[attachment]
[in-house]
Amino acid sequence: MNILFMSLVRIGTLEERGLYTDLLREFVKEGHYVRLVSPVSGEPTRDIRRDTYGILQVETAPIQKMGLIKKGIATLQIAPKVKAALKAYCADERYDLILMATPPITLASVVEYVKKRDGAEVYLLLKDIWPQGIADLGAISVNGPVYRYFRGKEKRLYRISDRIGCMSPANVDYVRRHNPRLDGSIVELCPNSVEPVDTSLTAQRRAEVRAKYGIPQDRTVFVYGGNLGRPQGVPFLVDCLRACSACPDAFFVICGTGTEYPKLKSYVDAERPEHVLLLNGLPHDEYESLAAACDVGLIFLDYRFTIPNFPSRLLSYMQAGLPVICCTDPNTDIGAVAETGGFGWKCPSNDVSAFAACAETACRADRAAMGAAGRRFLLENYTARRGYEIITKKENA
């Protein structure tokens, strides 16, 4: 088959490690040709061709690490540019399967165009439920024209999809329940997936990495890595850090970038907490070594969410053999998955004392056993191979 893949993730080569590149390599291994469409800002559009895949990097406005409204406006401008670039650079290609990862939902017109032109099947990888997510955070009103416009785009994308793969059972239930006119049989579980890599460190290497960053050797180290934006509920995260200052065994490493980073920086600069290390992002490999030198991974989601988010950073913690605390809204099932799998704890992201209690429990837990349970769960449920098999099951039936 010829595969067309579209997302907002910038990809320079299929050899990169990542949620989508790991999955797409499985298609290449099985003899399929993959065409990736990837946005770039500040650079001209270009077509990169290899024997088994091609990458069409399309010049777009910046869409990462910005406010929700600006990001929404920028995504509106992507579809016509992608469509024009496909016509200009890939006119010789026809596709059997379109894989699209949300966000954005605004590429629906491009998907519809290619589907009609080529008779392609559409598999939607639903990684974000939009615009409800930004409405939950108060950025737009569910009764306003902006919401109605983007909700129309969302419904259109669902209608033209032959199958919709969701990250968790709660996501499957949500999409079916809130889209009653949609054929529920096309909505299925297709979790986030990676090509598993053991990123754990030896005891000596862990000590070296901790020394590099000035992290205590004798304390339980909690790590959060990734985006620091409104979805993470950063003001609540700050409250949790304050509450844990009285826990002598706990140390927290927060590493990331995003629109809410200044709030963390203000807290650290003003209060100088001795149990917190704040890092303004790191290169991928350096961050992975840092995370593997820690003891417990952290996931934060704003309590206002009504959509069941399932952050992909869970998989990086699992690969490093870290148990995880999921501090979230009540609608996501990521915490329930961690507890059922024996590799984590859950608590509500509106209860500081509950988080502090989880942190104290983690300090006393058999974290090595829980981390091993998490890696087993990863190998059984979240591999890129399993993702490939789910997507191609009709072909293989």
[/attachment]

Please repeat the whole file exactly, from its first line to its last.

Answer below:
[in-house]
Amino acid sequence: MNILFMSLVRIGTLEERGLYTDLLREFVKEGHYVRLVSPVSGEPTRDIRRDTYGILQVETAPIQKMGLIKKGIATLQIAPKVKAALKAYCADERYDLILMATPPITLASVVEYVKKRDGAEVYLLLKDIWPQGIADLGAISVNGPVYRYFRGKEKRLYRISDRIGCMSPANVDYVRRHNPRLDGSIVELCPNSVEPVDTSLTAQRRAEVRAKYGIPQDRTVFVYGGNLGRPQGVPFLVDCLRACSACPDAFFVICGTGTEYPKLKSYVDAERPEHVLLLNGLPHDEYESLAAACDVGLIFLDYRFTIPNFPSRLLSYMQAGLPVICCTDPNTDIGAVAETGGFGWKCPSNDVSAFAACAETACRADRAAMGAAGRRFLLENYTARRGYEIITKKENA
């Protein structure tokens, strides 16, 4: 088959490690040709061709690490540019399967165009439920024209999809329940997936990495890595850090970038907490070594969410053999998955004392056993191979 893949993730080569590149390599291994469409800002559009895949990097406005409204406006401008670039650079290609990862939902017109032109099947990888997510955070009103416009785009994308793969059972239930006119049989579980890599460190290497960053050797180290934006509920995260200052065994490493980073920086600069290390992002490999030198991974989601988010950073913690605390809204099932799998704890992201209690429990837990349970769960449920098999099951039936 010829595969067309579209997302907002910038990809320079299929050899990169990542949620989508790991999955797409499985298609290449099985003899399929993959065409990736990837946005770039500040650079001209270009077509990169290899024997088994091609990458069409399309010049777009910046869409990462910005406010929700600006990001929404920028995504509106992507579809016509992608469509024009496909016509200009890939006119010789026809596709059997379109894989699209949300966000954005605004590429629906491009998907519809290619589907009609080529008779392609559409598999939607639903990684974000939009615009409800930004409405939950108060950025737009569910009764306003902006919401109605983007909700129309969302419904259109669902209608033209032959199958919709969701990250968790709660996501499957949500999409079916809130889209009653949609054929529920096309909505299925297709979790986030990676090509598993053991990123754990030896005891000596862990000590070296901790020394590099000035992290205590004798304390339980909690790590959060990734985006620091409104979805993470950063003001609540700050409250949790304050509450844990009285826990002598706990140390927290927060590493990331995003629109809410200044709030963390203000807290650290003003209060100088001795149990917190704040890092303004790191290169991928350096961050992975840092995370593997820690003891417990952290996931934060704003309590206002009504959509069941399932952050992909869970998989990086699992690969490093870290148990995880999921501090979230009540609608996501990521915490329930961690507890059922024996590799984590859950608590509500509106209860500081509950988080502090989880942190104290983690300090006393058999974290090595829980981390091993998490890696087993990863190998059984979240591999890129399993993702490939789910997507191609009709072909293989």